All things considered, the CBOE Volatility Index (CBOE: VIX) acts pretty well. By that I mean, it has not quite signaled panic just yet, despite a pretty large gap down open in the S&P 500 Index Options (CBOE: SPX).
But alas, its modestly overbought. We commonly use 10% above the Simple Moving Average as an overbought level. As I type, that 10 day SMA is about 20.66, so any close in VIX over 22.5 or so will trigger that signal (remember if VIX drops from here, the 10-day SMA will drop a bit too). Here’s the catch though. That indicator provides more guidepost than Trading Rule. I ran some numbers recently, and it did not give you much in the way of SPDR S&P 500 ETF (NYSE: SPY) entries and exits. It proved especially mediocre in times when the overall longer term trend of VIX had turned up. We don’t know for sure whether the two-year downtrend in VIX has ebbed, but today’s higher high suggests its on the radar.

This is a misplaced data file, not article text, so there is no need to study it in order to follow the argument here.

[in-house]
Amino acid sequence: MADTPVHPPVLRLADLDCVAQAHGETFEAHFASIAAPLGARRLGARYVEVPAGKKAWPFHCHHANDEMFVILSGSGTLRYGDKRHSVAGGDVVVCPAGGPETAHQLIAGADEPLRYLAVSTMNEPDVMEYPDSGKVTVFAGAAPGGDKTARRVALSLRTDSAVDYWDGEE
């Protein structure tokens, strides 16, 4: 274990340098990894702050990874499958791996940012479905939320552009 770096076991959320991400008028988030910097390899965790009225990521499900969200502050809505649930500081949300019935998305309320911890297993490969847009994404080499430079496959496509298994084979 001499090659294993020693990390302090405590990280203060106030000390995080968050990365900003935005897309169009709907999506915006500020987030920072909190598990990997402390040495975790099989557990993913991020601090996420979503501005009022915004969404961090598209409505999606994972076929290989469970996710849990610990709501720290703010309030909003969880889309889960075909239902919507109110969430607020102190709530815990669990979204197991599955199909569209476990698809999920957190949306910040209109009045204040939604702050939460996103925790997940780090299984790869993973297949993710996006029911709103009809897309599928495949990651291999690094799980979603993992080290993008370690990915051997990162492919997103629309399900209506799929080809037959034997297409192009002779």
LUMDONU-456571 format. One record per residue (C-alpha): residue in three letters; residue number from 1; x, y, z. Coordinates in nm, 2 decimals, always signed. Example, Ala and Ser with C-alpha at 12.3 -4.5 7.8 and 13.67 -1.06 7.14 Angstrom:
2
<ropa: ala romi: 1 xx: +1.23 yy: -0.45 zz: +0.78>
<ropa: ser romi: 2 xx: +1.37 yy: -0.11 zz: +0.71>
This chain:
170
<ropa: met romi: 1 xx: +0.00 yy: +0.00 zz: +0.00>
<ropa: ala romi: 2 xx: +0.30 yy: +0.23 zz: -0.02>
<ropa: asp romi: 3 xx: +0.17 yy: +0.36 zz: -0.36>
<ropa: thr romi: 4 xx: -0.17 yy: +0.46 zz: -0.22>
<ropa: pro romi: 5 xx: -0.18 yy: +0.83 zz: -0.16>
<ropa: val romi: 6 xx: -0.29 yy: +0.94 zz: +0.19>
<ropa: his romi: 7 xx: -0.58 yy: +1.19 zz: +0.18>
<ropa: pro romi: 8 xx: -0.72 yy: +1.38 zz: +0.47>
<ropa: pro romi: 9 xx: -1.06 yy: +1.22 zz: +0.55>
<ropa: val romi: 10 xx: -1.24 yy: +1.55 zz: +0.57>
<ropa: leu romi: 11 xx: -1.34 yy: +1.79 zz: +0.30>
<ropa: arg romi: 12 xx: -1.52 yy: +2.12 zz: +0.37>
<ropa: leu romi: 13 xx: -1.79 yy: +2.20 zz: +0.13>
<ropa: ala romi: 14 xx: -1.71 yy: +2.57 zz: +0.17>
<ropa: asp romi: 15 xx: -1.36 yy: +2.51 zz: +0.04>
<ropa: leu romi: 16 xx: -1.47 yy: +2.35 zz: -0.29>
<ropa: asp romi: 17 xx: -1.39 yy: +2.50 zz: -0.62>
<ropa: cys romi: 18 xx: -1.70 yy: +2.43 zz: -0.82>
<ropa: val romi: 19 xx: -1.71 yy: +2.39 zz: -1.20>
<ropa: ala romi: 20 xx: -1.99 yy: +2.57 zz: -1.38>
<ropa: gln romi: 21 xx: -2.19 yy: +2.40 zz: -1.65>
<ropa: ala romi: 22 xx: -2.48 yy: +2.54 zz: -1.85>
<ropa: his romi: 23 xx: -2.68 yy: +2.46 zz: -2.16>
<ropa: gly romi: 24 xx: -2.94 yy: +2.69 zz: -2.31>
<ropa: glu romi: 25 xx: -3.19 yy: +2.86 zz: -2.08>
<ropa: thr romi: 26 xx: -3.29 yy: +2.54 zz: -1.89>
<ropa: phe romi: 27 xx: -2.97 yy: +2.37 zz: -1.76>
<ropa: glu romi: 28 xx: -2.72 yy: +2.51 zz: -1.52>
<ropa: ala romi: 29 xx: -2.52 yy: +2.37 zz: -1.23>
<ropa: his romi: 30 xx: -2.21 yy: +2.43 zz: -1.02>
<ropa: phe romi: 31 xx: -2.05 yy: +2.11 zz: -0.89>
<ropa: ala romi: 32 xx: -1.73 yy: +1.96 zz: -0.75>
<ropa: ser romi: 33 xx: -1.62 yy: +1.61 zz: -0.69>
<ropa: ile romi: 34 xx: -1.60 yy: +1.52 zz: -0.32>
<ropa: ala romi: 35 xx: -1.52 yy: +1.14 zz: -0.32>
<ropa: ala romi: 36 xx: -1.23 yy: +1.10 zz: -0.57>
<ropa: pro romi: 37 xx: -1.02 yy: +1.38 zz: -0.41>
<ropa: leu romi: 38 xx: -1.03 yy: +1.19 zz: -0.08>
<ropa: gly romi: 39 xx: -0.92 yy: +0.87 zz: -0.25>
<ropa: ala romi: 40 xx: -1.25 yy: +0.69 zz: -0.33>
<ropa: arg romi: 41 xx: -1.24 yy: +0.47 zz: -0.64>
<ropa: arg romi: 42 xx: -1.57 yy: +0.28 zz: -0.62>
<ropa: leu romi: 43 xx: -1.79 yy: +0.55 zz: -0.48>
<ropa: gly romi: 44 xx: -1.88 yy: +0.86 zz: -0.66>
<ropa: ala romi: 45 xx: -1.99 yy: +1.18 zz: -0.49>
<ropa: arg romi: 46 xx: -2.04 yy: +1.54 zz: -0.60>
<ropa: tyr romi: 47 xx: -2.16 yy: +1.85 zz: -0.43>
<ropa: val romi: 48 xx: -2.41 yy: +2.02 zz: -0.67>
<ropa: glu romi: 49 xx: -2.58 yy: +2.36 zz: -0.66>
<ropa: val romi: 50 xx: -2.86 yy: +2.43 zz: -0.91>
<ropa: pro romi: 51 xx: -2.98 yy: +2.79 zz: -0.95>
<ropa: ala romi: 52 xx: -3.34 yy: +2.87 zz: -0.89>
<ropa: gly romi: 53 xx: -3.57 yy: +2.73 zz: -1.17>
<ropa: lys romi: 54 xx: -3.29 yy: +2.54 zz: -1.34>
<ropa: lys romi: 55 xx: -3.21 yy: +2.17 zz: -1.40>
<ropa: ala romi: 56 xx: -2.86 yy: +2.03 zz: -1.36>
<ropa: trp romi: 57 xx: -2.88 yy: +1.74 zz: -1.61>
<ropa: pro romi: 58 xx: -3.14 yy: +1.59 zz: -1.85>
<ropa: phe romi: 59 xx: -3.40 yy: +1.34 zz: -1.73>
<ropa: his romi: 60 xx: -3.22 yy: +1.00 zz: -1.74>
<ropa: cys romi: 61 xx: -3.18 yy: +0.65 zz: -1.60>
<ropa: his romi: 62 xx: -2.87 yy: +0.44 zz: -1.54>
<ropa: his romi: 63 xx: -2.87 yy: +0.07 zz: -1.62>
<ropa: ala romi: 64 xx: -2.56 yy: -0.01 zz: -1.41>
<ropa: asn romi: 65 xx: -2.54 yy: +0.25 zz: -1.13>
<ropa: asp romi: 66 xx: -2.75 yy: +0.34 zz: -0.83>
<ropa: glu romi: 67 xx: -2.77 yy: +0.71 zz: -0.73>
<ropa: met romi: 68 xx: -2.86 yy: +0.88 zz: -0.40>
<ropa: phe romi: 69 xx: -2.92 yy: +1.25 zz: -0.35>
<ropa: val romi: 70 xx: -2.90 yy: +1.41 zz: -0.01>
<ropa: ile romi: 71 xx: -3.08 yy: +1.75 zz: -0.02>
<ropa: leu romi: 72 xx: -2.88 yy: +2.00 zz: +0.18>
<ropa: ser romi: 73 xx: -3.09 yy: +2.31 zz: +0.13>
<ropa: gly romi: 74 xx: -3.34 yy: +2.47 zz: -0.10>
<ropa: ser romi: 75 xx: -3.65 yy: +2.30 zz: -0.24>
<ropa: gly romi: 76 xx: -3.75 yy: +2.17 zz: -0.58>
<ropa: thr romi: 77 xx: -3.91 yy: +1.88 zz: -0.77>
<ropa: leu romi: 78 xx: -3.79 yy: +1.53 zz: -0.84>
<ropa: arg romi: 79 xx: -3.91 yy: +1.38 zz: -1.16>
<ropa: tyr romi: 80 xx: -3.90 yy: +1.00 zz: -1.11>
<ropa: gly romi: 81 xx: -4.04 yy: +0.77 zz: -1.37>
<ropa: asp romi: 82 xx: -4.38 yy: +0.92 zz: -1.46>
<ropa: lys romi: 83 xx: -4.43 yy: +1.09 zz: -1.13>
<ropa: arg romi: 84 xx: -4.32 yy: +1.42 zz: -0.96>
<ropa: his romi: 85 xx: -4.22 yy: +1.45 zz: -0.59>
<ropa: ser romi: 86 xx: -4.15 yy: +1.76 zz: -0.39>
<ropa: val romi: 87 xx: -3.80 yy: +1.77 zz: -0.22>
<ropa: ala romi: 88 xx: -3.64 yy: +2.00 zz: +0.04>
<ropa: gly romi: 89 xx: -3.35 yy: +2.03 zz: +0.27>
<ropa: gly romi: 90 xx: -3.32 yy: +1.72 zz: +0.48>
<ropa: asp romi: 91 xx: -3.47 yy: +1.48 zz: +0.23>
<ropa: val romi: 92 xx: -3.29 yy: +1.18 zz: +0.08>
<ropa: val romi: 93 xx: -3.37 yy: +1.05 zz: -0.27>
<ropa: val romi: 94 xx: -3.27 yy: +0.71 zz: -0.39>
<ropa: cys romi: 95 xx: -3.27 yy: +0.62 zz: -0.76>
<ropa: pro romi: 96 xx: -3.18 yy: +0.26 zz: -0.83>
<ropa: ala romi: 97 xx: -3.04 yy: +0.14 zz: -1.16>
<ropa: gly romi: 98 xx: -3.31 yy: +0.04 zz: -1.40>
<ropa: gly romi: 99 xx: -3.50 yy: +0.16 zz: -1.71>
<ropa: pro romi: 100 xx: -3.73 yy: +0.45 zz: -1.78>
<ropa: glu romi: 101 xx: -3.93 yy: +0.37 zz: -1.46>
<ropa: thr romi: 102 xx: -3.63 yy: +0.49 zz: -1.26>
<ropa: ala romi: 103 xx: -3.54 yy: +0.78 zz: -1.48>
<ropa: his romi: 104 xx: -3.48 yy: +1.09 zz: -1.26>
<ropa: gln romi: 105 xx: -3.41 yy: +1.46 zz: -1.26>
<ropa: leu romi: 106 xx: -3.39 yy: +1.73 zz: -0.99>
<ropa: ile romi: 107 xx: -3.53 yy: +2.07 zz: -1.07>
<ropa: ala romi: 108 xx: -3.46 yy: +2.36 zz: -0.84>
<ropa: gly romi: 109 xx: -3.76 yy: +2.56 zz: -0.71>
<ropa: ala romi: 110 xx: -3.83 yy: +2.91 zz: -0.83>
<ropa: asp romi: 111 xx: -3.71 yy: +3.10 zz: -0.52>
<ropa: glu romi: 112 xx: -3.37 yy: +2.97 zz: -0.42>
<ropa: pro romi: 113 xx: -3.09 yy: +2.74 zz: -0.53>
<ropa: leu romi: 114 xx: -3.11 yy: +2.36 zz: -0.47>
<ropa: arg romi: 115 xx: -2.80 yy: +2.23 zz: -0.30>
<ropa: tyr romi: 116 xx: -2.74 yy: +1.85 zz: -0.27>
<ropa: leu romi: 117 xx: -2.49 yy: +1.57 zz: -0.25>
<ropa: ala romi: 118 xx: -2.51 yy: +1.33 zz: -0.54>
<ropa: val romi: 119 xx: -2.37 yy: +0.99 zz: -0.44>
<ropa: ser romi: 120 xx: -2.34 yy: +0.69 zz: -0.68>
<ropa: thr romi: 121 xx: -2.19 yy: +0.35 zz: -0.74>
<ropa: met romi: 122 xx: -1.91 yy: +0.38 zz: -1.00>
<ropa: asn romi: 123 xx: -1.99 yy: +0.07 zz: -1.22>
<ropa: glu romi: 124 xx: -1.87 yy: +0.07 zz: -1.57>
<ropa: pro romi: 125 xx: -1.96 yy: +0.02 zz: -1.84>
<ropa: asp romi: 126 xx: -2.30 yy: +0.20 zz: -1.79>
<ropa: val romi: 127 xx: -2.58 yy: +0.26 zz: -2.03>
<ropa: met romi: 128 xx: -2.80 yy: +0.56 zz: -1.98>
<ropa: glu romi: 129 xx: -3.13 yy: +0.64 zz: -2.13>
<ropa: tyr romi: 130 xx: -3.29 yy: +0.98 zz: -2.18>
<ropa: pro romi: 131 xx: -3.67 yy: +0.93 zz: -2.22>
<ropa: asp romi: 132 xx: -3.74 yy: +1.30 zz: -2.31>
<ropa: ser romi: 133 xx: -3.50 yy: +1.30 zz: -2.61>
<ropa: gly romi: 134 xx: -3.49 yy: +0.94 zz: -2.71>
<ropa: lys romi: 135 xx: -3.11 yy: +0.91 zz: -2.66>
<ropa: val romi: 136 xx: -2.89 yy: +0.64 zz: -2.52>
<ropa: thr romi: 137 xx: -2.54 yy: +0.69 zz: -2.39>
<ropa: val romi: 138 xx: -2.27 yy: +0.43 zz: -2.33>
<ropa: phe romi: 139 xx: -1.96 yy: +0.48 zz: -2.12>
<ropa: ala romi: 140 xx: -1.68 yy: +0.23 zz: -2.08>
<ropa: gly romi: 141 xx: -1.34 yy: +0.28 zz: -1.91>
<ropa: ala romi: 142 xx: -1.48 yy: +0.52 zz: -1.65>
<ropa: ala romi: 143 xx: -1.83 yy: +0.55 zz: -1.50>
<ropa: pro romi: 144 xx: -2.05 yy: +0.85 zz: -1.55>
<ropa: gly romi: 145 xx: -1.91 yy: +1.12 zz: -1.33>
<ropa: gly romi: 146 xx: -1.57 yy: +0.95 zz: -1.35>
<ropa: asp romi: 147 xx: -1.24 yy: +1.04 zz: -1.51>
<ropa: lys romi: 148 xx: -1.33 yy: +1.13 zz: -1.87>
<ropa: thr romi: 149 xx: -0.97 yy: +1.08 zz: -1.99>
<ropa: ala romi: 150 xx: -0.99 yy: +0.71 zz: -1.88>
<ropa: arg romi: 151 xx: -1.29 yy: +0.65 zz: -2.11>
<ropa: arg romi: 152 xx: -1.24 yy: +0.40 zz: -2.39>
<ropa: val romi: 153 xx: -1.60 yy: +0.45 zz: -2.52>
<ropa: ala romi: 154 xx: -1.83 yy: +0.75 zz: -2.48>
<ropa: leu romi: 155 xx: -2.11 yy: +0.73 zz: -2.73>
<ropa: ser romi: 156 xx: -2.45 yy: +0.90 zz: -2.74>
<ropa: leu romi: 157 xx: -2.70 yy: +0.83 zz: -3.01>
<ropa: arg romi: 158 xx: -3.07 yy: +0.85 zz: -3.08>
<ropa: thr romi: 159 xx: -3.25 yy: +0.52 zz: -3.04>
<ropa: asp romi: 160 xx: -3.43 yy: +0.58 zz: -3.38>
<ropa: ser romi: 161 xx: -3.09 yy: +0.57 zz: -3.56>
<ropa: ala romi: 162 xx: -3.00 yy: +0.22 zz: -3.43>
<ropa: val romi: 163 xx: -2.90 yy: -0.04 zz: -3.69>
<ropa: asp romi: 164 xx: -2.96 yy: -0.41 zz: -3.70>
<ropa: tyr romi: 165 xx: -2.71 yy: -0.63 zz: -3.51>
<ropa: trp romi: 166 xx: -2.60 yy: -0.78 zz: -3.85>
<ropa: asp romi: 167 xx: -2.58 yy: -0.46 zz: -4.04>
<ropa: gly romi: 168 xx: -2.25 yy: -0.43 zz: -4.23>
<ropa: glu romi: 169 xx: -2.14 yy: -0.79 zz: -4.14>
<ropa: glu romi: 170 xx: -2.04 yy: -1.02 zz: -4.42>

So perhaps we should set our sights higher. The VIX is running 20% above its 10-day SMA does give us a better contrarian signal in the market. Namely, it provides a decent timing tool to get a bit bullish. If you see a VIX close in the 26 range, it suggests “Fear” has taken over.
As to actual VIX trading, the “bunnies” didn’t exactly anticipate today’s pop. The big orders in VIX yesterday consisted of March put and put spread buys and March call sells. On the other hand, buyers did show up in April, but both the put and call side.